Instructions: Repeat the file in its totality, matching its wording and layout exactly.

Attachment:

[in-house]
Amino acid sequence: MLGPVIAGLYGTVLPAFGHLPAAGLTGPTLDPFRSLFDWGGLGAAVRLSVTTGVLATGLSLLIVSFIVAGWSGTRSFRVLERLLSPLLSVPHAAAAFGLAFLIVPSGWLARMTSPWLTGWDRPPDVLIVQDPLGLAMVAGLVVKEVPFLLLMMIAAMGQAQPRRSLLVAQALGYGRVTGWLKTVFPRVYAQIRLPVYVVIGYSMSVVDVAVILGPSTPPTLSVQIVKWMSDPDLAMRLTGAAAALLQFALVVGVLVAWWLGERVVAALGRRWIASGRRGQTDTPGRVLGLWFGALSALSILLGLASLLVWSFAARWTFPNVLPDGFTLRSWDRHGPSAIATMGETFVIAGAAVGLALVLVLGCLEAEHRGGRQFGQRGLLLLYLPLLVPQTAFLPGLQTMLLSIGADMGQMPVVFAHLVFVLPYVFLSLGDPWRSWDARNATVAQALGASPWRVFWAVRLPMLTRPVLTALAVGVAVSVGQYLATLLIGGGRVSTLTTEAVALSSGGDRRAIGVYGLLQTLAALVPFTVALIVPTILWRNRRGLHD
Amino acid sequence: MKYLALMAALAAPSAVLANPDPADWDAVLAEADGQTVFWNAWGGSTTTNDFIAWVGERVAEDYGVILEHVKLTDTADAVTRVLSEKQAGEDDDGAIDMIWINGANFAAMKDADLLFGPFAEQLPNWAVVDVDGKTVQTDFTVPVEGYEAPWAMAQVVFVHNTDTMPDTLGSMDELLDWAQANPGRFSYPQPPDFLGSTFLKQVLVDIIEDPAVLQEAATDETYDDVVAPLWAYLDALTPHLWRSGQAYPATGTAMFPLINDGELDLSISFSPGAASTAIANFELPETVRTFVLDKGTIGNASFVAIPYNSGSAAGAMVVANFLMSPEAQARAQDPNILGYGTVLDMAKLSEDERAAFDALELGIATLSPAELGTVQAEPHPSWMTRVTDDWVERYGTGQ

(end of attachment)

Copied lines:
[in-house]
Amino acid sequence: MLGPVIAGLYGTVLPAFGHLPAAGLTGPTLDPFRSLFDWGGLGAAVRLSVTTGVLATGLSLLIVSFIVAGWSGTRSFRVLERLLSPLLSVPHAAAAFGLAFLIVPSGWLARMTSPWLTGWDRPPDVLIVQDPLGLAMVAGLVVKEVPFLLLMMIAAMGQAQPRRSLLVAQALGYGRVTGWLKTVFPRVYAQIRLPVYVVIGYSMSVVDVAVILGPSTPPTLSVQIVKWMSDPDLAMRLTGAAAALLQFALVVGVLVAWWLGERVVAALGRRWIASGRRGQTDTPGRVLGLWFGALSALSILLGLASLLVWSFAARWTFPNVLPDGFTLRSWDRHGPSAIATMGETFVIAGAAVGLALVLVLGCLEAEHRGGRQFGQRGLLLLYLPLLVPQTAFLPGLQTMLLSIGADMGQMPVVFAHLVFVLPYVFLSLGDPWRSWDARNATVAQALGASPWRVFWAVRLPMLTRPVLTALAVGVAVSVGQYLATLLIGGGRVSTLTTEAVALSSGGDRRAIGVYGLLQTLAALVPFTVALIVPTILWRNRRGLHD
Amino acid sequence: MKYLALMAALAAPSAVLANPDPADWDAVLAEADGQTVFWNAWGGSTTTNDFIAWVGERVAEDYGVILEHVKLTDTADAVTRVLSEKQAGEDDDGAIDMIWINGANFAAMKDADLLFGPFAEQLPNWAVVDVDGKTVQTDFTVPVEGYEAPWAMAQVVFVHNTDTMPDTLGSMDELLDWAQANPGRFSYPQPPDFLGSTFLKQVLVDIIEDPAVLQEAATDETYDDVVAPLWAYLDALTPHLWRSGQAYPATGTAMFPLINDGELDLSISFSPGAASTAIANFELPETVRTFVLDKGTIGNASFVAIPYNSGSAAGAMVVANFLMSPEAQARAQDPNILGYGTVLDMAKLSEDERAAFDALELGIATLSPAELGTVQAEPHPSWMTRVTDDWVERYGTGQ